By Linda Gradstein
The Media Line 

A different kind of refugee-Jews from Arab countries


Kluger Zoltan - Israeli National Photo Archive

In 1949, a Yemenite Jewish family walks through the desert to a refugee camp set up by the American Jewish Joint Distribution Committee in the city of Aden.

It may have been 47 years ago but Yossef Carasso remembers every detail of the night that he was taken to an Egyptian police station from his home in the city of Tanta, near Cairo. It was the first night of the 1967 war.

"We were the only Jewish family still left in Tanta and at 10 p.m. there was a knock on the door," Carasso told The Media Line. "The policeman told my father, 'We're looking for your son and son-in-law. They took us to a police station and left us there all night.'"

Carasso, who was not accused of any crime, was among 400 Jews who were imprisoned in Egypt at the start of the war when Egypt, along with Syria and Jordan attacked Israel. For six months, he says, his parents didn't know if he was still alive. Finally he was allowed to write to them.

Two years later he was released, and the next day he and his family left Egypt, originally for France and then for Israel. According to Justice for Jews from Arab Countries (JJAC), almost 120,000 Jews left Egypt in the 1950s and 60s. There are only a few dozen Jews left in Egypt today.

Last week, he attended a ceremony at Israeli President Reuven Rivlin's residence, designating Nov. 30 as the national day of commemoration of the plight of Jewish refugees from Arab lands and Iran. According to the United Nations, about 850,000 Jews left their homes in Arab countries, more than the 750,000 Palestinians who became refugees with the creation of the state of Israel in 1948. The largest number of Arab Jews came from Morocco, Algeria and Iraq. Today half of all Israelis have roots in Arab countries, and are known as Mizrahi (Eastern) Jews as opposed to Ashkenazi Jews from Eastern Europe.

The national day was established to raise awareness in both Israel and abroad about the culture of the Jews from Arab countries, as well as to begin a discussion of the issue of compensation for all of the property the Jews left behind.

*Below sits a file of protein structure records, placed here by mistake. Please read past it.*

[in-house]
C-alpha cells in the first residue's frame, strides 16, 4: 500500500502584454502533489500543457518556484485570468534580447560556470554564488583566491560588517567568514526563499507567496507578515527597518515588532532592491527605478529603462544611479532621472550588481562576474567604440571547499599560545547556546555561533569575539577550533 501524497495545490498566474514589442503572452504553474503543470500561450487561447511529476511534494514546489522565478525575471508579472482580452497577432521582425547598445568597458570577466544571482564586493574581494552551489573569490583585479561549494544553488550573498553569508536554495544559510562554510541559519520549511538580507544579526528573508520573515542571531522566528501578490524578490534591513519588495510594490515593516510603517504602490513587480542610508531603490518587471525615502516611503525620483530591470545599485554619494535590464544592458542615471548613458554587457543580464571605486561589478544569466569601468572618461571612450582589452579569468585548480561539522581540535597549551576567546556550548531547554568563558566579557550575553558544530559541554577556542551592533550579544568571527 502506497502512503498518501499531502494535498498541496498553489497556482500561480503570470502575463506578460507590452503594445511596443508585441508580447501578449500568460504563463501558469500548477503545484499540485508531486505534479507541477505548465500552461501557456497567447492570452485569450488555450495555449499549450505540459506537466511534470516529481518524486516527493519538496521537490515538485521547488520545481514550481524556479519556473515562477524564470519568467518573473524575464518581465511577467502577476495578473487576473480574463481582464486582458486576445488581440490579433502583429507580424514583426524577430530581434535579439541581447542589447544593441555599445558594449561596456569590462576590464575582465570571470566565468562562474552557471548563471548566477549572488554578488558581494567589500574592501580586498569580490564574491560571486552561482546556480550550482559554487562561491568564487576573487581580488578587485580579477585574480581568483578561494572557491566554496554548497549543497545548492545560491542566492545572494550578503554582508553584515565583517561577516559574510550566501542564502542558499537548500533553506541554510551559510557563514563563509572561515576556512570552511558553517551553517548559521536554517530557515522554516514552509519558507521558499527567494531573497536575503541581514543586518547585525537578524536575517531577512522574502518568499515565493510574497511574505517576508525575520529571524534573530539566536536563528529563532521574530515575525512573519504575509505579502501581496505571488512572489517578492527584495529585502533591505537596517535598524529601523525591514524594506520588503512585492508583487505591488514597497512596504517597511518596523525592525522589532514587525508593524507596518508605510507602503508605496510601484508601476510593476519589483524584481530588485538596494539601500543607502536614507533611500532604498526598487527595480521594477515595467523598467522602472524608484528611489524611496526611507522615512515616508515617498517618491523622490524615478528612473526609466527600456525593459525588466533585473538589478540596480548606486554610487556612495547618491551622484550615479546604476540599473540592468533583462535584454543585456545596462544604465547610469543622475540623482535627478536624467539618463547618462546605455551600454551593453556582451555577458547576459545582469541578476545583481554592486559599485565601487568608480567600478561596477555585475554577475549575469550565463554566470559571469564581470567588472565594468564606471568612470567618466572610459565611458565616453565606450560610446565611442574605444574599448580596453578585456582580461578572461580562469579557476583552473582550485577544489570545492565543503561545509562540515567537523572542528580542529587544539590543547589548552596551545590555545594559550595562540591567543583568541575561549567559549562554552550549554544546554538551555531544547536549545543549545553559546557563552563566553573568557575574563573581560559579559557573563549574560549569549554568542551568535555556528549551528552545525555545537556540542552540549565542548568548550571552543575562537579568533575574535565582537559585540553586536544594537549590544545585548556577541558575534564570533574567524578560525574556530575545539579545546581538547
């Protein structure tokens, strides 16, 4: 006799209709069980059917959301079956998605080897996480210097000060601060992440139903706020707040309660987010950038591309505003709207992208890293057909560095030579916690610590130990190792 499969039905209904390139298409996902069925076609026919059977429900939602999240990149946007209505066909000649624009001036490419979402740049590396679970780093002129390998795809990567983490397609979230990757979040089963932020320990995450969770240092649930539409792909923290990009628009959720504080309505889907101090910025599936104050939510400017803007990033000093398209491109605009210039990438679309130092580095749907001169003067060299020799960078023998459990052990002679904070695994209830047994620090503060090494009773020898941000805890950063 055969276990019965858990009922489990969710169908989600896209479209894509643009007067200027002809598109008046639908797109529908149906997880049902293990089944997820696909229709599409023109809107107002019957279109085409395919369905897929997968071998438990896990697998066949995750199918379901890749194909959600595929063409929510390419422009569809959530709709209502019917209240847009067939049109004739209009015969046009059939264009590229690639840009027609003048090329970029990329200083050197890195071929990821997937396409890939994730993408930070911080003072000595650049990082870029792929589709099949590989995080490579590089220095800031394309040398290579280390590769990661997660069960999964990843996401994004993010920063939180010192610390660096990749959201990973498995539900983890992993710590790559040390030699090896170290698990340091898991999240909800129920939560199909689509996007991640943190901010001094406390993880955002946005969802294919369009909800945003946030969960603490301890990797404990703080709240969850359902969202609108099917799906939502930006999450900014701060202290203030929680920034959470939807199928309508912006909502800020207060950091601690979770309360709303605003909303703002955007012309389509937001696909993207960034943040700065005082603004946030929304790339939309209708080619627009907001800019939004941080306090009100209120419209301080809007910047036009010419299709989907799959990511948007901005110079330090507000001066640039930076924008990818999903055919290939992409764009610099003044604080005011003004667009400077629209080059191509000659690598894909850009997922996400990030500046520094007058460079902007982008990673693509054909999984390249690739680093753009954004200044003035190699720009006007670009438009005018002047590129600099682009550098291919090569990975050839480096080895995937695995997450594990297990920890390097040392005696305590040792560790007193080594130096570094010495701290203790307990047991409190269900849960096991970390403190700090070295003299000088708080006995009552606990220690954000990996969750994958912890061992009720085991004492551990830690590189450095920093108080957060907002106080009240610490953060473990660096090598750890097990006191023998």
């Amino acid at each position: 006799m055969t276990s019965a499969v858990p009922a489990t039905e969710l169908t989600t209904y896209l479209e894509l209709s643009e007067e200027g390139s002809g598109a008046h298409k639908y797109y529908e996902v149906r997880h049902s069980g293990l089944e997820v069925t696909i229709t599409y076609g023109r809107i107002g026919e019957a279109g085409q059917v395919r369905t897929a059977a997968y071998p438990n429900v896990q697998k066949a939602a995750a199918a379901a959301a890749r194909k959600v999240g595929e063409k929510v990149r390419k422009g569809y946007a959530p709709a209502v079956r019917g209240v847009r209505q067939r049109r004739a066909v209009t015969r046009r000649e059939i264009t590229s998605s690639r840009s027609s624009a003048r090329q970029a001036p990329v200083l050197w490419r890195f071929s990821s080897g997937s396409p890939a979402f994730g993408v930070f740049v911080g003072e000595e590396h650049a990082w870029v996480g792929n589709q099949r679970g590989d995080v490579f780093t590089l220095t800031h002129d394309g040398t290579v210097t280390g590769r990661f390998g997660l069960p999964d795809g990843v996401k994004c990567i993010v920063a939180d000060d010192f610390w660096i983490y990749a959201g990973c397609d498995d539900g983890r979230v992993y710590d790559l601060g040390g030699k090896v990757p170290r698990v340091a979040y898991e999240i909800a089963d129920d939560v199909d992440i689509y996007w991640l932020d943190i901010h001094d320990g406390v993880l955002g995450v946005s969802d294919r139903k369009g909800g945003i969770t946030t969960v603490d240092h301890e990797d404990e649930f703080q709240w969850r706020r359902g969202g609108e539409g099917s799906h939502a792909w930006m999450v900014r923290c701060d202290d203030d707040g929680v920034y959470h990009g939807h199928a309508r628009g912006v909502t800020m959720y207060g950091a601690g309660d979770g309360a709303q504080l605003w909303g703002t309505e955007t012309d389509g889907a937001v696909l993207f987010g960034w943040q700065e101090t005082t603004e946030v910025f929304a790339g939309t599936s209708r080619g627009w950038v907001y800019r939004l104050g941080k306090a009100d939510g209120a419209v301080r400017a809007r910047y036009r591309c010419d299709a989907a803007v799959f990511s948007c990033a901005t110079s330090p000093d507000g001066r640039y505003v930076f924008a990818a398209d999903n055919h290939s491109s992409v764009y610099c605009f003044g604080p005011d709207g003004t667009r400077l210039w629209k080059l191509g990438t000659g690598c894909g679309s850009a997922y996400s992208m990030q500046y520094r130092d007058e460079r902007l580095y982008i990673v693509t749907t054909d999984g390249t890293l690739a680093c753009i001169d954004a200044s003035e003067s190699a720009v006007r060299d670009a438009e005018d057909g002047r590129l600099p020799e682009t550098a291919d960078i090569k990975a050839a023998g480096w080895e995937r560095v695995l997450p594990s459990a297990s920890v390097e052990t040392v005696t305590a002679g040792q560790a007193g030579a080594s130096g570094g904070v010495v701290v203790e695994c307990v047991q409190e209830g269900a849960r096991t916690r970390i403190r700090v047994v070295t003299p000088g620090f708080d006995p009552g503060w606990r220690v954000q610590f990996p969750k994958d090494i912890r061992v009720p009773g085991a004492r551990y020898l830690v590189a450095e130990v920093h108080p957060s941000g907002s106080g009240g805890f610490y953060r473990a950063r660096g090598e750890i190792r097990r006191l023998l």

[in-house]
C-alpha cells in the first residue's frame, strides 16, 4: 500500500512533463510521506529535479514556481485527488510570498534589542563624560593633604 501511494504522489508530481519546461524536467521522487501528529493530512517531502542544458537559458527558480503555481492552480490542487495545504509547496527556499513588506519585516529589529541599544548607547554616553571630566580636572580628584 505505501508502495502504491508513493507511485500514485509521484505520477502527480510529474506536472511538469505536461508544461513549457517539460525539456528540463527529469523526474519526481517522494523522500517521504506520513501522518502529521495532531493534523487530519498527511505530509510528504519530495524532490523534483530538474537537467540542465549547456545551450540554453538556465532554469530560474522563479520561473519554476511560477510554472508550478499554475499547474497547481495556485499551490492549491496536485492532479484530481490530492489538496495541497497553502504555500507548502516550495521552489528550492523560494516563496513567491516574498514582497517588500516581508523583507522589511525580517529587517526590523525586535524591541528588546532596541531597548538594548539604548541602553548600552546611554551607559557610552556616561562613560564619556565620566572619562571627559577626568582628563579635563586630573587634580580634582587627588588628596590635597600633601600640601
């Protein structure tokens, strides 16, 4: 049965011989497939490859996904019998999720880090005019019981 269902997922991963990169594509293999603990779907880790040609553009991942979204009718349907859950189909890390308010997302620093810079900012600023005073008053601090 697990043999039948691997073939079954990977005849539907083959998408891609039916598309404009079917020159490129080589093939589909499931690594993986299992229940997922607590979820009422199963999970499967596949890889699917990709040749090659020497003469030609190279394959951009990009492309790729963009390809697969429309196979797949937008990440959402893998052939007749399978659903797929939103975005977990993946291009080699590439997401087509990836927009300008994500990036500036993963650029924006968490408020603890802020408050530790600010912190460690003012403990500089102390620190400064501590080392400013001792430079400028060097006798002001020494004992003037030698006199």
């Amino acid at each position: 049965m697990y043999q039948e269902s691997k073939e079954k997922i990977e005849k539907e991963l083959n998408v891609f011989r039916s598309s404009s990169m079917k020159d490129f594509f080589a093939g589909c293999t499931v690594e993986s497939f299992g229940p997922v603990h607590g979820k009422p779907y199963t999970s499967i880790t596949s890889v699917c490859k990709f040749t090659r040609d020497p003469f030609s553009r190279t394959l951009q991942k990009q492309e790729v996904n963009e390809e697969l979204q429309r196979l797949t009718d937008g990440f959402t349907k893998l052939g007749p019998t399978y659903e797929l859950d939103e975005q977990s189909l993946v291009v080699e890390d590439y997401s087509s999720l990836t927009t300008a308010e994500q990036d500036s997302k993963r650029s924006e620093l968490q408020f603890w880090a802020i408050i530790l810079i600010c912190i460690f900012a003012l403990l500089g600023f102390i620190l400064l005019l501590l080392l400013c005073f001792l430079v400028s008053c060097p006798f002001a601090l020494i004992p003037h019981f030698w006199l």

"We have a whole history that even my children don't know," Sylvain Abitboul, the co-president of JJAC told The Media Line. "Everybody is always talking about the Palestinian refugees, but we want the world to know there is another set of refugees."

Abitboul, who was born in Morocco, immigrated to Canada at age 18, and became an active member of the Jewish community in Montreal, including a stint as the past president of the Montreal Jewish Federation.

Many of the Jews from Arab countries left extensive property in their home countries before they emigrated. Abitboul says the estimate is that the total is $300 billion in today's dollars. In 2000, then President Clinton suggested establishing a fund that would compensate both Palestinian and Jewish refugees.

At the ceremony, President Rivlin, whose own roots in Israel date back to the early 1800s and who is an Ashkenazi Jew, said Israel needed to do more to integrate Mizrahi history and culture. For many years, the Ashkenazim were seen as the elite, and dominated educational and cultural institutions.

"We have come together today to make amends for a historical injustice, against a million Jews, immigrants from Arab countries and Iran, who stories were pushed to the margins of the Zionist narrative," Rivlin told the crowd at his residence. "Indeed this comes too late, on too small a scale and no longer has an impact on public consciousness. Yet, still it is important to seek the correction, which should not be underestimated."

Many of the attendees said that when they first came to Israel, they were embarrassed by their Arabic accents. Their parents were shunted off to peripheral areas in the country and low-paying jobs.

But recently there has been a renewed interest in Mizrachi culture, including music and food.

"It's quite astonishing to see the revival of the culture in Israel," Lyn Julius, the founder of Harif, the UK-based Association of Jews from the Middle East and North Africa told The Media Line. "The grandchildren of Jews from Arab and Muslim countries are becoming interested in their roots. It's now harder to find a bagel than it is to find kubbeh (a Moroccan dish of fried dough stuffed with meat) in Israel."


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